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Open Access Research

The Nordic Maintenance Care Program: when do chiropractors recommend secondary and tertiary preventive care for low back pain?

Iben Axén1*, Irene B Jensen1, Andreas Eklund2, Laszlo Halasz3, Kristian Jørgensen2, Fredrik Lange2, Peter W Lövgren2, Annika Rosenbaum4 and Charlotte Leboeuf-Yde5

Author Affiliations

1 The Karolinska Institute, Stockholm, Sweden

2 Private practice, Stockholm, Sweden

3 Private practice, Lund, Sweden

4 Private practice, Linköping, Sweden

5 Nordic Institute for Chiropractic and Clinical Biomechanics, Part of Clinical Locomotion Science, University of Southern Denmark, Denmark

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Chiropractic & Osteopathy 2009, 17:1  doi:10.1186/1746-1340-17-1

Published: 22 January 2009

Abstract

Background

Among chiropractors the use of long-term treatment is common, often referred to as "maintenance care". Although no generally accepted definition exists, the term has a self-explanatory meaning to chiropractic clinicians. In public health terms, maintenance care can be considered as both secondary and tertiary preventive care. The objective of this study was to explore what factors chiropractors consider before recommending maintenance care to patients with low back pain (LBP).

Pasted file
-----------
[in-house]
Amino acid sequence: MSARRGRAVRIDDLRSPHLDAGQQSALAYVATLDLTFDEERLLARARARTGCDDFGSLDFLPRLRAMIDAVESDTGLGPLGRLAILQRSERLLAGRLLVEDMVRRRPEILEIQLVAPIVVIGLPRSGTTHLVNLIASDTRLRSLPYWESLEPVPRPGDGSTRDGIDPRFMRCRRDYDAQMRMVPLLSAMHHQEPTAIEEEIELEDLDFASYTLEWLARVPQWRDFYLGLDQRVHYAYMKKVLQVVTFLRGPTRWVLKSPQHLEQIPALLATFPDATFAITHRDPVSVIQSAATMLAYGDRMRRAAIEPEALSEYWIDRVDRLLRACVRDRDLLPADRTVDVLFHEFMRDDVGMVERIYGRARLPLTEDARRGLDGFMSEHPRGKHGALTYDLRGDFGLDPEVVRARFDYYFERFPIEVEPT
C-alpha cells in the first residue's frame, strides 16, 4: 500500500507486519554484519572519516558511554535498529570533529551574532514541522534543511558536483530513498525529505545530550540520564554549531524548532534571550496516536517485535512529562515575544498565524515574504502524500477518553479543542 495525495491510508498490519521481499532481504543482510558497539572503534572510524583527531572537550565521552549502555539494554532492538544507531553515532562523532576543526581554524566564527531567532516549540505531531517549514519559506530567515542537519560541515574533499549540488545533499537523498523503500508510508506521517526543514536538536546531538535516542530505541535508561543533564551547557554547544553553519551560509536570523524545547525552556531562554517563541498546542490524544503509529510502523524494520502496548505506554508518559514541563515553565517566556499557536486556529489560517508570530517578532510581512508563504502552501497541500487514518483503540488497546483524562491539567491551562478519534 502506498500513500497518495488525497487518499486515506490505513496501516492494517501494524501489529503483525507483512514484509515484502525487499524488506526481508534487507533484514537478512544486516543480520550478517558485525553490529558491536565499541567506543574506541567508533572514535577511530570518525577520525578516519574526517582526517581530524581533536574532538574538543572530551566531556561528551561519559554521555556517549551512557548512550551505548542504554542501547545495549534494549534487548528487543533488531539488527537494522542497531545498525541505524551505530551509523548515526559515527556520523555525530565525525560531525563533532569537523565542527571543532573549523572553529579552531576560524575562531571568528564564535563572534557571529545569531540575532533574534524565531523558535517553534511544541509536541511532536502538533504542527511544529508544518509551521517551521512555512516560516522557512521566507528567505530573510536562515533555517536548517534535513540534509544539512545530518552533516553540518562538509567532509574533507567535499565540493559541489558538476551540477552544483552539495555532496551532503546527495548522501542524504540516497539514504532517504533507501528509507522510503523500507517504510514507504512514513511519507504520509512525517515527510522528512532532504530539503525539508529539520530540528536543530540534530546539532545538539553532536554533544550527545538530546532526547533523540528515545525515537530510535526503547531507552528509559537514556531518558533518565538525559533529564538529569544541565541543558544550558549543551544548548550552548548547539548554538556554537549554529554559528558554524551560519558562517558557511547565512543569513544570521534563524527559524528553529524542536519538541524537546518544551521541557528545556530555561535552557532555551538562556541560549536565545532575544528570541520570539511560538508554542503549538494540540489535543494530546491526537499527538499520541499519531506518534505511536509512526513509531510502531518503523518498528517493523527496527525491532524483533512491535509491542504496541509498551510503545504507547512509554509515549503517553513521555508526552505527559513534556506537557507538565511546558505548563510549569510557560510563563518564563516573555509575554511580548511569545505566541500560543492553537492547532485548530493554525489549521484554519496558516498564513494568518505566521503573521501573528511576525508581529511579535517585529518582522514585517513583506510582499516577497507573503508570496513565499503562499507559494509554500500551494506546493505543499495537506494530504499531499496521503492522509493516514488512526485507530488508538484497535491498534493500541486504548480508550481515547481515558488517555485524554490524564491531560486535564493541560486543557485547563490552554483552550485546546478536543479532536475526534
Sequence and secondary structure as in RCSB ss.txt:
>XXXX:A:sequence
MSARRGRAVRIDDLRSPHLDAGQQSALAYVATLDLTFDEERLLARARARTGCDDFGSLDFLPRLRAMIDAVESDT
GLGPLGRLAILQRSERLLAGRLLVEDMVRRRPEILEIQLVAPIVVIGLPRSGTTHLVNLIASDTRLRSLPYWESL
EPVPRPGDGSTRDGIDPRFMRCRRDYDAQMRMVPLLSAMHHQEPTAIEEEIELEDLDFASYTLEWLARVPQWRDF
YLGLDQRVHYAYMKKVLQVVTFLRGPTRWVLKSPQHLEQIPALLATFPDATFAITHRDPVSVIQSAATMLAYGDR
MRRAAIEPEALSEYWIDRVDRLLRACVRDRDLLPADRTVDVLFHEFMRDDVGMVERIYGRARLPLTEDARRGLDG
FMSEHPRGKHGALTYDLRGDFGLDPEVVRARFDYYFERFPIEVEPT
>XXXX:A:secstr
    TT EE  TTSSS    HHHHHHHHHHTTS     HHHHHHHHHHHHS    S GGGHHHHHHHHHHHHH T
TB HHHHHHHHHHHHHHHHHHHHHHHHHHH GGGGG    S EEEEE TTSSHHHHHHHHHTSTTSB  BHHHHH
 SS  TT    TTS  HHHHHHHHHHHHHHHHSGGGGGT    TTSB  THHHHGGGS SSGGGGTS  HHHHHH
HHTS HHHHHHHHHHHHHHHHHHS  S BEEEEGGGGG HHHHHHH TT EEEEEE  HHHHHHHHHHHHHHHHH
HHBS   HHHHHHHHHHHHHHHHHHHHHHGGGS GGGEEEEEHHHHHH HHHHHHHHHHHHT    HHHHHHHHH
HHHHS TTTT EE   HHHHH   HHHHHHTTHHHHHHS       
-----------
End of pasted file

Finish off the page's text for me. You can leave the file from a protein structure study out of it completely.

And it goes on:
Method

Structured focus group discussions with Swedish chiropractors were used to discuss pre-defined cases. A questionnaire was then designed on the basis of the information obtained. In the questionnaire, respondents were asked to grade the importance of several factors when considering recommending maintenance care to a patient. The grading was done on a straight line ranging from "Very important" to "Not at all important". All members of the Swedish Chiropractors' Association (SCA) were invited to participate in the discussions and in the questionnaire survey.

Results

Thirty-six (22%) of SCA members participated in the group discussions and 129 (77%) returned the questionnaires. Ninety-eight percent of the questionnaire respondents claimed to believe that chiropractic care can prevent future relapses of back pain. According to the group discussions tertiary preventive care would be considered appropriate when a patient improves by 75% or more. According to the results of the questionnaire survey, two factors were considered as "very important" by more than 70% of the respondents in recommending secondary preventive care, namely frequency past year and frequency past 10 years of the low back pain problem. Eight other factors were considered "very important" by 50–69% of the respondents, namely duration (over the past year and of the present attack), treatment (effect and durability), lifestyle, work conditions, and psychosocial factors (including attitude).

Conclusion

The vast majority of our respondents believe that chiropractic treatment can prevent relapses of back pain. When recommending secondary preventive care, past frequency of the problem is considered. For tertiary preventive care, the patient needs to improve considerably before a recommendation of maintenance care is made.